You’re halfway through a recipe – a culinary masterpiece, no doubt – when you realize you’re missing one key ingredient: eggs. We’ve always been told that eggs are a cooking and baking staple, but oddly enough it turns out that you don’t really need them. Surprisingly, there are 5 simple substitutes that you can use in place of eggs in almost all of your cooking adventures! So the next time you find yourself egg-less in the kitchen, don’t panic. Instead, try one of these 5 simple egg substitutes.
For a healthy, low-sugar egg replacement, applesauce might be just the thing. Not only is applesauce low on calories and sugar, but it’s a great source of fiber. Incorporating applesauce into your diet (as an egg substitute or otherwise) can help you maintain healthy blood sugar and cholesterol levels.
In most recipes, 1/4 cup of unsweetened applesauce will replace one egg. You can even mix in a 1/2 teaspoon of baking powder in to give the applesauce a thicker consistency. If you have sweetened applesauce only, try reducing the sugar in your recipe to balance it out. Applesauce can also act as an healthy alternative to oils (olive oil or vegetable oil) for most recipes.
1/4 cup of mashed banana is a great replacement for eggs. While they’re mashed up the consistency is familiar to eggs, however, whatever you’re baking may end up with a bit of a banana taste…which may not be a bad thing! Bananas have out-of-this-world vitamins that are amazing for your eye health and complexion. Bananas are also champions of weight loss – if you’re looking to drop a few pounds, incorporating bananas into your diet is a great way to go.
Some experienced bakers even claim that replacing eggs with bananas purposefully produces lighter, fluffier baked goods! So if you’re finding your cakes are falling flat, opt for bananas over eggs next time you’re baking.
Applesauce and bananas kind of make sense as an egg replace, but flax seeds? Definitely surprising! Mix 1 tablespoon of flax seed with 3 tablespoons of water. Let the seeds fully absorb the water so that they can act as a sufficient replacement (dry seeds won’t have the necessary moisture that an egg substitute requires). You can purchase pre-ground flax seeds or grind them yourself in a coffee grinder.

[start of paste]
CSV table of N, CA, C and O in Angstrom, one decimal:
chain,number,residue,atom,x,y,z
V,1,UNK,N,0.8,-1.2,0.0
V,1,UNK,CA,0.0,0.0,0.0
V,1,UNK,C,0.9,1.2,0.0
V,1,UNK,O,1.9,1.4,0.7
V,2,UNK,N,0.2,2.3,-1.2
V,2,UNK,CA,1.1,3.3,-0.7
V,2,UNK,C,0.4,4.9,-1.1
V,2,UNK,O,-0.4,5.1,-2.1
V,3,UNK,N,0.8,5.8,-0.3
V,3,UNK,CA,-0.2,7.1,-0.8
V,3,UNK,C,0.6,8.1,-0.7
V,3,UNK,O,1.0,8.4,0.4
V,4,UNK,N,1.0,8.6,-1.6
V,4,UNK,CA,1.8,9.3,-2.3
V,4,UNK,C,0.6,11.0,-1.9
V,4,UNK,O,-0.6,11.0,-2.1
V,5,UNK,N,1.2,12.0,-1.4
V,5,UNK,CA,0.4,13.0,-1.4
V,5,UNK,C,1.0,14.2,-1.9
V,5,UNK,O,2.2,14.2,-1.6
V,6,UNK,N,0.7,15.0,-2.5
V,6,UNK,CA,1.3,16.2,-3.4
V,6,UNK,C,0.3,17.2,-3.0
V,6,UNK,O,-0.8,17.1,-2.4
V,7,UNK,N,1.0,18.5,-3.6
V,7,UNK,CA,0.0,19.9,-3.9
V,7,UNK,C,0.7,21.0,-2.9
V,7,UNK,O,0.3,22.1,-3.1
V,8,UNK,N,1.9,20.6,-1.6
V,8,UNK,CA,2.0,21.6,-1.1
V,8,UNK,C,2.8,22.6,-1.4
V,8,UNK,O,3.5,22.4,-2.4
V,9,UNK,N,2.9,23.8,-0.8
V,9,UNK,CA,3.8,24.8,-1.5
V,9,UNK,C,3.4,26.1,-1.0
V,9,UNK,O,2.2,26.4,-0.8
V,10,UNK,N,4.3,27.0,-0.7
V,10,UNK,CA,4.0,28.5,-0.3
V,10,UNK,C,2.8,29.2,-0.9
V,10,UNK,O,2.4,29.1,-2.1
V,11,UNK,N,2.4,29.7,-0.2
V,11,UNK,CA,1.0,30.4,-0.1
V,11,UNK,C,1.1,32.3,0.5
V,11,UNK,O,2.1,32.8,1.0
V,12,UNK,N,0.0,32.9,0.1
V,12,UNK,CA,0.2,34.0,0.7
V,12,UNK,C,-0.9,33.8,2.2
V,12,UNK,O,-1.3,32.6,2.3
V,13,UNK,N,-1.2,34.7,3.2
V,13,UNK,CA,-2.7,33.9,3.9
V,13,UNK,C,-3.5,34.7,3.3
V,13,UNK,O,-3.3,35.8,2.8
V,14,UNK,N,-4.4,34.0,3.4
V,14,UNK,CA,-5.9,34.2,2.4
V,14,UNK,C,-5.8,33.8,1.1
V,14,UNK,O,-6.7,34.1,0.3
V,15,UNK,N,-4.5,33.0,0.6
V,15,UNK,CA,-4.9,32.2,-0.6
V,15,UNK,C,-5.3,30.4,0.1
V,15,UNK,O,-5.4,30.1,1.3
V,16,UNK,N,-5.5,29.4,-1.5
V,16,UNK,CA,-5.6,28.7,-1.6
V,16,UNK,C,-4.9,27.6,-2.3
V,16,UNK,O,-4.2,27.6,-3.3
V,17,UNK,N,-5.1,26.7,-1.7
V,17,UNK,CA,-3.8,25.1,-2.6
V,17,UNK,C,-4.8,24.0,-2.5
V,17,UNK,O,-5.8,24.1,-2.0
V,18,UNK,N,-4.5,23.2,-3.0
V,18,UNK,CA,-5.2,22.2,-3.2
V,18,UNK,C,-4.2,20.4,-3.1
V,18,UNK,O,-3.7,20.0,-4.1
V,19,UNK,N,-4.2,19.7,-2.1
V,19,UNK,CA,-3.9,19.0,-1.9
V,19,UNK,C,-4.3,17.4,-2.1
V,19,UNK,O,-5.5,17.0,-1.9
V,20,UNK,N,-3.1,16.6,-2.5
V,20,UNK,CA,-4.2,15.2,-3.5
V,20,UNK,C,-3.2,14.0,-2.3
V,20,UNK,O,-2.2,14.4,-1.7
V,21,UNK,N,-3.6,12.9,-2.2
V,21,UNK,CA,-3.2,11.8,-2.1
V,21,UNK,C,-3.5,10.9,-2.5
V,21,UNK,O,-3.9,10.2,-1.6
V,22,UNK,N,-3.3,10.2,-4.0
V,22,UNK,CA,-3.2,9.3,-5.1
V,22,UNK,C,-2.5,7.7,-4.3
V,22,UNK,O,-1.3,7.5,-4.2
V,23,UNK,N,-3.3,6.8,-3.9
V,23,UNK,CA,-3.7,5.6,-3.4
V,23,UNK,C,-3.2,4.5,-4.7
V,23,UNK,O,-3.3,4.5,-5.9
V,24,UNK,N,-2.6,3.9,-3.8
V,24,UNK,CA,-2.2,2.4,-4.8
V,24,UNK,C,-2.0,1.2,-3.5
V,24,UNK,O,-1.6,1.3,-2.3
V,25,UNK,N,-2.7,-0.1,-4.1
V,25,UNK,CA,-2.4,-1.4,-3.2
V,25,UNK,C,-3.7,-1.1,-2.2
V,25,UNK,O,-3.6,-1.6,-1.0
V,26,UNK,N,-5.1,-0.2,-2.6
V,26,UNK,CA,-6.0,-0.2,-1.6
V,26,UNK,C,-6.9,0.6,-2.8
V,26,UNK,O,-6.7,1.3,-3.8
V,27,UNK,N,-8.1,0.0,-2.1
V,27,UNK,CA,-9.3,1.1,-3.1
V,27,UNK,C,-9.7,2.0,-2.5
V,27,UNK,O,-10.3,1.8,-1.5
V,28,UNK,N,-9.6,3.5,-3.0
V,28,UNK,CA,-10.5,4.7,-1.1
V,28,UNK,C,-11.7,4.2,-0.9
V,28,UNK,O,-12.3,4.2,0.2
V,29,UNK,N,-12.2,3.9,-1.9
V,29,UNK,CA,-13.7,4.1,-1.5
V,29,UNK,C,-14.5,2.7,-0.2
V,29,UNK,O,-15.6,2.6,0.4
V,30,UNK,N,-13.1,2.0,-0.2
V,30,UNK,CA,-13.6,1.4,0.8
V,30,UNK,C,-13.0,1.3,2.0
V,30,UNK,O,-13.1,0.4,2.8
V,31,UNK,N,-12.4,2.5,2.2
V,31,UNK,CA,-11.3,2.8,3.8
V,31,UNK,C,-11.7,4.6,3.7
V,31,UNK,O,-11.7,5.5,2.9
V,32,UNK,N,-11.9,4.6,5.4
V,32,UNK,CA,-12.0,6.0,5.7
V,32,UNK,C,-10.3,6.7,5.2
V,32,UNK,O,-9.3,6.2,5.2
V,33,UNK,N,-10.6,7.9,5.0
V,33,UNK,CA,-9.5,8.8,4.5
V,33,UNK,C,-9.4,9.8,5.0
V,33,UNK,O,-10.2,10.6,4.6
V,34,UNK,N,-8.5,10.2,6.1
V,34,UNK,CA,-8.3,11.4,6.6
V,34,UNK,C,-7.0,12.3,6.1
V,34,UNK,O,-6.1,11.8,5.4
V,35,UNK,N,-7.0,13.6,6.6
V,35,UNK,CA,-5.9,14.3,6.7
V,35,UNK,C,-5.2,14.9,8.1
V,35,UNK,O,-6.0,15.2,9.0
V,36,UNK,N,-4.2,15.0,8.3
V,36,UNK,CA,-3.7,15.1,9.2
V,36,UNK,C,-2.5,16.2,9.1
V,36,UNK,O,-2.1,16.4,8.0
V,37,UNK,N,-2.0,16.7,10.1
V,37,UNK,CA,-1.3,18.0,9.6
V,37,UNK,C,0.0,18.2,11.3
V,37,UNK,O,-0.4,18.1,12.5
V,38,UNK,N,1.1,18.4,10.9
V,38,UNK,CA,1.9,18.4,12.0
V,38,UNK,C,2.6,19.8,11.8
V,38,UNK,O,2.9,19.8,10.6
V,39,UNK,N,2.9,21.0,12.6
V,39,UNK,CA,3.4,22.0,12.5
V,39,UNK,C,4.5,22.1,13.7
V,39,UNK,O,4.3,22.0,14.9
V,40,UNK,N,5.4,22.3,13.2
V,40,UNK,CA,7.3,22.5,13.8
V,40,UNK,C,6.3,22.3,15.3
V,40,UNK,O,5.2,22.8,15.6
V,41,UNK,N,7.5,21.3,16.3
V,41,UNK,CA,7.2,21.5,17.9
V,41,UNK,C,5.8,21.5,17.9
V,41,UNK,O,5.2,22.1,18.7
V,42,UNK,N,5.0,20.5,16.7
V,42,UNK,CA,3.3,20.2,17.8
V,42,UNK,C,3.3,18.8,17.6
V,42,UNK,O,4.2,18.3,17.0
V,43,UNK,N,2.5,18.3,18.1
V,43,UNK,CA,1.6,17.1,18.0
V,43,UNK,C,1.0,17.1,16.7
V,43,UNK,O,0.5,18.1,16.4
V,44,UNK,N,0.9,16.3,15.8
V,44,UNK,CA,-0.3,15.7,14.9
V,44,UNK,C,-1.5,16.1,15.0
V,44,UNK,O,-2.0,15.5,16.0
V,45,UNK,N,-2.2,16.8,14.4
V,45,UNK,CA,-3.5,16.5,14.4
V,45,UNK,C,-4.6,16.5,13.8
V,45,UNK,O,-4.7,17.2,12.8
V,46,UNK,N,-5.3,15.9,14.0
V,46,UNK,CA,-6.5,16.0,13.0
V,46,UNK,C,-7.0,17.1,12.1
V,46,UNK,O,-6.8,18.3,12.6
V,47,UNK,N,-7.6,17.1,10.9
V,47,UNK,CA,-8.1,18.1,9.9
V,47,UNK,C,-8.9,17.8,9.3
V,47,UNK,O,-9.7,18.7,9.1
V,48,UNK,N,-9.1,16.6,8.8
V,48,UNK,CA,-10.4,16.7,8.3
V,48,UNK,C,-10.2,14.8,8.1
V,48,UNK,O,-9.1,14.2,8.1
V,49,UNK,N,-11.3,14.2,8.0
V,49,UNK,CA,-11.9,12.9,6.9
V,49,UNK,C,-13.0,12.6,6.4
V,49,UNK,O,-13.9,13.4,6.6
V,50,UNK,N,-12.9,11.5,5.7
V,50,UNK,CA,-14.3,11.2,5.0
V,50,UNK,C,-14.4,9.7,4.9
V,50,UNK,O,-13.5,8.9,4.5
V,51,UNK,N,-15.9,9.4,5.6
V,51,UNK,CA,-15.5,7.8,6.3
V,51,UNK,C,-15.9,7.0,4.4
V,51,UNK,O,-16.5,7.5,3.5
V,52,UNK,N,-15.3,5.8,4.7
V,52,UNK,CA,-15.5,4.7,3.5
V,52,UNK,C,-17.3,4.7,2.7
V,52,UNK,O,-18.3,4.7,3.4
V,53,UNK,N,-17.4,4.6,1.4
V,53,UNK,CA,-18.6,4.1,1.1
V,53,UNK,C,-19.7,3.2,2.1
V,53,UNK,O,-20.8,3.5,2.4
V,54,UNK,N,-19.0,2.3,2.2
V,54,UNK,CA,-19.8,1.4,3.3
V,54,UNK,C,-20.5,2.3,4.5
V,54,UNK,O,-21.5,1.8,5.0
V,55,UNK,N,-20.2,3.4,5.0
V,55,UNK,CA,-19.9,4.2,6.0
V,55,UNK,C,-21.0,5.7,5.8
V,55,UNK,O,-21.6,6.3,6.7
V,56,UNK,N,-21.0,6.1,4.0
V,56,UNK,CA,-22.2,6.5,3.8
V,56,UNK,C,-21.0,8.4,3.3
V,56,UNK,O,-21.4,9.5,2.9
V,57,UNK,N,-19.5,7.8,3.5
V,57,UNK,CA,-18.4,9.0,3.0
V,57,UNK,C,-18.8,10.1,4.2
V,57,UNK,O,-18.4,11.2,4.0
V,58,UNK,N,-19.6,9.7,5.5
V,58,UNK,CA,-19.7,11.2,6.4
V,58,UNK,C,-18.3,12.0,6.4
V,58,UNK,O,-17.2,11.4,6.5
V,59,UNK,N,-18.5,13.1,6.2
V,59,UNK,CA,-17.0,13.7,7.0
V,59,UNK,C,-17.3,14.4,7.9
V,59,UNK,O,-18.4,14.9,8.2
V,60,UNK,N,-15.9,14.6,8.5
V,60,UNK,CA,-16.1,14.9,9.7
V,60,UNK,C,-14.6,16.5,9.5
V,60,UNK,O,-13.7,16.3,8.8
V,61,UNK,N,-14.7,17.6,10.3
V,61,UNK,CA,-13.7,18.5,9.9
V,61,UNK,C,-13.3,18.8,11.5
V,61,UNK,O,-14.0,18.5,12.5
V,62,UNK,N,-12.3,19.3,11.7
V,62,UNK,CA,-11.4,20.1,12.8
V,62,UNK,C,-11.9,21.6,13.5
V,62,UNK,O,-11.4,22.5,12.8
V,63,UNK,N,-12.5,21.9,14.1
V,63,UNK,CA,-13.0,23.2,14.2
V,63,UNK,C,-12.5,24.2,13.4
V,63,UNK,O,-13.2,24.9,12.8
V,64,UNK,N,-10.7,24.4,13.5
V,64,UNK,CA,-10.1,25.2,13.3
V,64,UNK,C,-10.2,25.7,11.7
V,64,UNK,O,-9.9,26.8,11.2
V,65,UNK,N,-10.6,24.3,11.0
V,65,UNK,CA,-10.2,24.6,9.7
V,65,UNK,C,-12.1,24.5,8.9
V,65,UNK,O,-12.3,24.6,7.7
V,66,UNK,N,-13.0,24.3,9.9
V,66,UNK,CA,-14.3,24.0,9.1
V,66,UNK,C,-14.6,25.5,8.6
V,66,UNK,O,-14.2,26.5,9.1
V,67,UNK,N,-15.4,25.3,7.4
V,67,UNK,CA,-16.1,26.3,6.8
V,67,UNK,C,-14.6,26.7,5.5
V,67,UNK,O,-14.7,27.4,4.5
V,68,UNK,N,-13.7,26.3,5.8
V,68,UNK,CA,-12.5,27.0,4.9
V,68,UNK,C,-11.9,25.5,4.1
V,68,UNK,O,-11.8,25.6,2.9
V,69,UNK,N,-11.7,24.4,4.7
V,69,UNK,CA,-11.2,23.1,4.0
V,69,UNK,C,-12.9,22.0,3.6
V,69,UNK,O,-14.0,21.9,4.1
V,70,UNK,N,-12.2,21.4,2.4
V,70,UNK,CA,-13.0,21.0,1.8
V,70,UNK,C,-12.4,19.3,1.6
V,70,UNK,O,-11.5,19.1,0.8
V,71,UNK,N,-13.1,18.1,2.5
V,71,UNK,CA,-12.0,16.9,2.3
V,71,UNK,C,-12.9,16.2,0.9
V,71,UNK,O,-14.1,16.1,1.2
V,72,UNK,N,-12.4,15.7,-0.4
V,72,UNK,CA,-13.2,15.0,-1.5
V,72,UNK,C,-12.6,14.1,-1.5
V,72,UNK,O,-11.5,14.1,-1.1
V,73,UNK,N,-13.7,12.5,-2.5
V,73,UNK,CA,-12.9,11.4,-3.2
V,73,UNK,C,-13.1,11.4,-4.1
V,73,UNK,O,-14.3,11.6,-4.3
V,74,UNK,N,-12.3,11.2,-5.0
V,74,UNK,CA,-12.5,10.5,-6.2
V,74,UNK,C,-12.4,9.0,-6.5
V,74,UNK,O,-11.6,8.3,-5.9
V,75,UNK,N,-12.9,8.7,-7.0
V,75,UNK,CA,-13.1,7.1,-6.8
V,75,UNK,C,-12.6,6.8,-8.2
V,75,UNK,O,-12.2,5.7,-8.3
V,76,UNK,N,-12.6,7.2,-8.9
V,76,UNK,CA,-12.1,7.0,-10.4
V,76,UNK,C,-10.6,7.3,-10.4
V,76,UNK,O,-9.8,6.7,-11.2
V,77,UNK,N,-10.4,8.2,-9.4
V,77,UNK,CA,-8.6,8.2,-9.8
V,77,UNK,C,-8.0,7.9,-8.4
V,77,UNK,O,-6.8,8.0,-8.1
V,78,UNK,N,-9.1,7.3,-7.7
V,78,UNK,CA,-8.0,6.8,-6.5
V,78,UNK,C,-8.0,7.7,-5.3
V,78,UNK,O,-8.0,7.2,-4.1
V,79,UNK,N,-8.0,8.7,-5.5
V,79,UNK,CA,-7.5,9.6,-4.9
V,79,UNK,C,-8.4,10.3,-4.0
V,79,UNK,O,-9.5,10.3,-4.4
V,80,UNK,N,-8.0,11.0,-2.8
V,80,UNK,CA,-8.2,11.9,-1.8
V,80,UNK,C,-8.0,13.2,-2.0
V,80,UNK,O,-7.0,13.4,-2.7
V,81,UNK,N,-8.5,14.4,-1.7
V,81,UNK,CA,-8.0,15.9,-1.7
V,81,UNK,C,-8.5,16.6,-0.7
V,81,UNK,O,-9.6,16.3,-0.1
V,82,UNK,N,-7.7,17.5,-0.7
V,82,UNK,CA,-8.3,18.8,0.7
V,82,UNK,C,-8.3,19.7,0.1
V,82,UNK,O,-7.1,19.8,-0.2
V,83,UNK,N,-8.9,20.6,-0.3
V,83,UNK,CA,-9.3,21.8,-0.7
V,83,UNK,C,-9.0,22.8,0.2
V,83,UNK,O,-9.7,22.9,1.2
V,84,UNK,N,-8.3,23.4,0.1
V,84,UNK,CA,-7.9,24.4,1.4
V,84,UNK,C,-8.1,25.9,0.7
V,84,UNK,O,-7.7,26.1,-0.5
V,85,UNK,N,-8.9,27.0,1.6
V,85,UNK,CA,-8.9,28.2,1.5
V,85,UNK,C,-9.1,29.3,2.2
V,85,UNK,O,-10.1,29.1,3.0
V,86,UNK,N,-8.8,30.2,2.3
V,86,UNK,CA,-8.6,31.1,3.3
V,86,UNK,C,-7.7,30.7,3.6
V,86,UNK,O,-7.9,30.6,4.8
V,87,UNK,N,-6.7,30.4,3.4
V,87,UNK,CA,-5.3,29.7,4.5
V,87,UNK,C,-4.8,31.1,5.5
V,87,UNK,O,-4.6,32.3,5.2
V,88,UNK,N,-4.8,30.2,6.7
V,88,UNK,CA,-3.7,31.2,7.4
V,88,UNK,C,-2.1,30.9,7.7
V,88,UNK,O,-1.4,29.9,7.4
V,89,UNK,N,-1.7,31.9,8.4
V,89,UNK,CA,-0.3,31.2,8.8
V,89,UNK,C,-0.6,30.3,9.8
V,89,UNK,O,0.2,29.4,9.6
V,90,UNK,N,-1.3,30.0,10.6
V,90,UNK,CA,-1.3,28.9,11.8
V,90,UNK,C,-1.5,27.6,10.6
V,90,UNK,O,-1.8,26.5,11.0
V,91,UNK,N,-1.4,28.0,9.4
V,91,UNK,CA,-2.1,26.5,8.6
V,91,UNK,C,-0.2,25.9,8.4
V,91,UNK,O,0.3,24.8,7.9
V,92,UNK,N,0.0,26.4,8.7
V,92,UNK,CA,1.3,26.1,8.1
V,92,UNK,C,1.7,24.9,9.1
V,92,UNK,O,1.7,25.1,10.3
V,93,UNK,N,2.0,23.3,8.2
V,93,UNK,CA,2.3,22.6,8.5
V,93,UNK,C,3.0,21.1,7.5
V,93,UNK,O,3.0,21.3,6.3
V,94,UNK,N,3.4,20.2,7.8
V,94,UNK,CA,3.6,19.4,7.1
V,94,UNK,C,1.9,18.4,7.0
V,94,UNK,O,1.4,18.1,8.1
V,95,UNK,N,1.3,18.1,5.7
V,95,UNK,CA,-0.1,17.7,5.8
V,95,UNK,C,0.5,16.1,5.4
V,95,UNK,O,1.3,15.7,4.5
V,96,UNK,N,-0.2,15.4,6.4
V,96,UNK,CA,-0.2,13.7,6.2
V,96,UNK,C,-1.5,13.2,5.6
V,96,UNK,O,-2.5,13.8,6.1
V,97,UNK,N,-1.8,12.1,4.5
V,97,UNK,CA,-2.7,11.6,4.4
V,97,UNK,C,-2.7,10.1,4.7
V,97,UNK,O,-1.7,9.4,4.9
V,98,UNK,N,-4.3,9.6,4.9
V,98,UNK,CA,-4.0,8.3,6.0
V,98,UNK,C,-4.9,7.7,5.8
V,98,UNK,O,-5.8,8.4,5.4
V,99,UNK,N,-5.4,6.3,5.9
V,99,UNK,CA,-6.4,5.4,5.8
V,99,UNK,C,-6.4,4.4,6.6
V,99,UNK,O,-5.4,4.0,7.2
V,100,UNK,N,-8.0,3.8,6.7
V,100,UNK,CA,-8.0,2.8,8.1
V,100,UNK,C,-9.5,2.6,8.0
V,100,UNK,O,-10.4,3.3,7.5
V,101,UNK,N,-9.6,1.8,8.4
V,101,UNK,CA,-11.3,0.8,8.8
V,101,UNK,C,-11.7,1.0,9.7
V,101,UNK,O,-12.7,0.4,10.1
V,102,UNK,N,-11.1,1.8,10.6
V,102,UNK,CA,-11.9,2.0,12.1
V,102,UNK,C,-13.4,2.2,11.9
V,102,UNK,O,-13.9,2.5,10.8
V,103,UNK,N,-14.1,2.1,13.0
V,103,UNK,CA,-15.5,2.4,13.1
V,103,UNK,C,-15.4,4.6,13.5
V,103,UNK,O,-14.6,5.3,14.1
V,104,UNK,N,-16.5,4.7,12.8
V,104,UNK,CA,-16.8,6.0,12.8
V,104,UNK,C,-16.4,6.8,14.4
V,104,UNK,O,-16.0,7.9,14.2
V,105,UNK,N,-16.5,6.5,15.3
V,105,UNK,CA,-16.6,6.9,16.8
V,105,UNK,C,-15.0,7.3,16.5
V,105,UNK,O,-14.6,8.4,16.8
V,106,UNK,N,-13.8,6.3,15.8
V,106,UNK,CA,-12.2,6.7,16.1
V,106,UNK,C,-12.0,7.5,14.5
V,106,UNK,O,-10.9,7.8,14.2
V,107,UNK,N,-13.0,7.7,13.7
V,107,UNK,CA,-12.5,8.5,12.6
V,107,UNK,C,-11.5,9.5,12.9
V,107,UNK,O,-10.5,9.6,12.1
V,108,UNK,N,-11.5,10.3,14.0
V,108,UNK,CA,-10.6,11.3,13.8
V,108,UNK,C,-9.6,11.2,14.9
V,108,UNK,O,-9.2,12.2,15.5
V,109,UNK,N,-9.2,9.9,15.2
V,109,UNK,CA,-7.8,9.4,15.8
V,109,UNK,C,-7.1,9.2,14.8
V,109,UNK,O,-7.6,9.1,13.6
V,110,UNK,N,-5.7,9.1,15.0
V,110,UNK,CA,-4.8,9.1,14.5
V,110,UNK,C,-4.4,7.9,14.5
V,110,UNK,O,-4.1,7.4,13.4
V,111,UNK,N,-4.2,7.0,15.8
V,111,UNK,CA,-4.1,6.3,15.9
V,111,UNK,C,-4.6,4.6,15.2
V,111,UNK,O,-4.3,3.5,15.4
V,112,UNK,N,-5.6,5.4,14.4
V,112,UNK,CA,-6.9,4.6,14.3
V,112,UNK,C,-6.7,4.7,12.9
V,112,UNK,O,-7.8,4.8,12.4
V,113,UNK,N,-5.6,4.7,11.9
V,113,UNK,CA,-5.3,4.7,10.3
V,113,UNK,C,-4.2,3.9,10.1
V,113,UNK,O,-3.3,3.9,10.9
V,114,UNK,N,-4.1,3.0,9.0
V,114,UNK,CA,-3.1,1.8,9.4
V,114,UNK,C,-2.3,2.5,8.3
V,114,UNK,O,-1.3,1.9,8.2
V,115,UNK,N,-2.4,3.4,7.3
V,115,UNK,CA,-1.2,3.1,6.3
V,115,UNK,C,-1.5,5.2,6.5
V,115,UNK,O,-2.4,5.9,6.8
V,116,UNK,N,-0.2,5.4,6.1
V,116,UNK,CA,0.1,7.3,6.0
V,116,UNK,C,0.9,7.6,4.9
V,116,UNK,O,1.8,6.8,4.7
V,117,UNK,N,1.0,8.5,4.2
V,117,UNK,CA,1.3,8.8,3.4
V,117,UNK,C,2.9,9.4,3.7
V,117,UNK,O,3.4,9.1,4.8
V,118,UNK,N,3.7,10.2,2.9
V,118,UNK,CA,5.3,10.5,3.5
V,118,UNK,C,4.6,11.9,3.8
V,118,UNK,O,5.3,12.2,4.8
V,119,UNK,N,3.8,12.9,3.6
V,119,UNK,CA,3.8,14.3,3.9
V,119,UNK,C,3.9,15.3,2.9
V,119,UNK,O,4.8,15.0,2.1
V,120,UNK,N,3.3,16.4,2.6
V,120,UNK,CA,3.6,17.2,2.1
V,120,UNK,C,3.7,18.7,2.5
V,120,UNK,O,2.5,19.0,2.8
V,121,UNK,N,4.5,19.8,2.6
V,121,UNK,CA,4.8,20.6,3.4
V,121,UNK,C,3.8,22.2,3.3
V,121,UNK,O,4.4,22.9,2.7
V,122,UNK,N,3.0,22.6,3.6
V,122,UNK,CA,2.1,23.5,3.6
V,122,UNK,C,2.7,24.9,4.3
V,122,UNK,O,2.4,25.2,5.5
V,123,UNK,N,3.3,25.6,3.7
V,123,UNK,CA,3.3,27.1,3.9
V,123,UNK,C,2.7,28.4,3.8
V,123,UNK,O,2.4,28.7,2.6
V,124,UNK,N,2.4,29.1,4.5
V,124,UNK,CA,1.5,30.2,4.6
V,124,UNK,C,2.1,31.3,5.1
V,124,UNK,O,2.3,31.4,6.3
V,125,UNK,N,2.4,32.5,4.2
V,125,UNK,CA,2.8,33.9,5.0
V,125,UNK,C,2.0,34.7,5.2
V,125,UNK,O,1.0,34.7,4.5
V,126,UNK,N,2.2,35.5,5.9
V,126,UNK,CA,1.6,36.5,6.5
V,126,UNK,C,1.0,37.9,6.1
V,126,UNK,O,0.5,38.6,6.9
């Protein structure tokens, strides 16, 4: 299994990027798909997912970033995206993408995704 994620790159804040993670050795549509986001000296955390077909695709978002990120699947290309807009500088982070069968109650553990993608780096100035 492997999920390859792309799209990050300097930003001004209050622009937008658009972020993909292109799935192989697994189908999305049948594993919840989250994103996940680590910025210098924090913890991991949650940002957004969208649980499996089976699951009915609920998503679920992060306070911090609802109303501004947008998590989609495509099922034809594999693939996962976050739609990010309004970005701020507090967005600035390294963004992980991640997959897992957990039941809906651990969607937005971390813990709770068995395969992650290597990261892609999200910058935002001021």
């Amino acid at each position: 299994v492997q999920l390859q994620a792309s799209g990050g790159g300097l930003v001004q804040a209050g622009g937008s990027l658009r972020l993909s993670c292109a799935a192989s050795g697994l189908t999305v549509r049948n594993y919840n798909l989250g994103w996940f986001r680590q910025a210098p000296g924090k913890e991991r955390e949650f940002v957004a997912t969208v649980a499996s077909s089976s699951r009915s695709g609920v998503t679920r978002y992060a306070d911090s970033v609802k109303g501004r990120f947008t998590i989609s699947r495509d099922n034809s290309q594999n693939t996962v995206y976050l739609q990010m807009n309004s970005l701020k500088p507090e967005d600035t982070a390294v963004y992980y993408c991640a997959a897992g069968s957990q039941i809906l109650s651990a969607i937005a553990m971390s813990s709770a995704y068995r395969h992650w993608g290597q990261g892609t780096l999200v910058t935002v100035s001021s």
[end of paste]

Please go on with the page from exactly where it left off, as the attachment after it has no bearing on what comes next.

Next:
Not only do these seeds make a great cooking substitute in a pinch, but flax seed is amazing for you in so many ways! Flax is high in fiber, low in carbs, and has unbelievable nutrients that are fantastic for your hair, skin, cholesterol and for weight loss. And for our gluten-free friends, flax seed is a great GF option!
Water, Oil and Baking Powder
This is a magical mixture. Whisk together two tablespoons of water, one teaspoon of oil (like corn or vegetable oil) and two teaspoons of baking powder. And there you have it! One serving of this mixture is equivalent to one missing egg. This fix works especially well in baking. These ingredients absorb well in baked goods like cookies and cakes – so well that you can’t even tell you didn’t use eggs! This is also a completely vegan substitute, so it’s a great substitute for all kinds of lifestyles.
Cooking OilsUSDA via Flickr
To replace one egg when baking, spring for 1/4 cup of vegetable oil. It truly works like a charm. However, if you’ll need more than one egg per recipe you’ll want to try a different substitute for eggs. Using too much oil (even of the healthy variety) can make your recipe too oily or greasy.
Although vegetable oil was once considered a health hazard, recent studies have found that it’s actually a heart-healthy source of nutrients! Using canola oils, olive oils, sunflower oils and other vegetable oils are much more beneficial than cooking with animal fats – butter and eggs included. So try replacing these oils for eggs whenever possible.
Whether you’re fresh out of eggs or looking for a healthier, vegan-friendly substitute for them all together, any of these 5 replacements will get the job done. You might even see more delicious recipes and increased health benefits from these substitutions!
Have you tried any of these egg replacements before? Do you have other safe substitutes for eggs? Share your thoughts and ideas in the comments section below!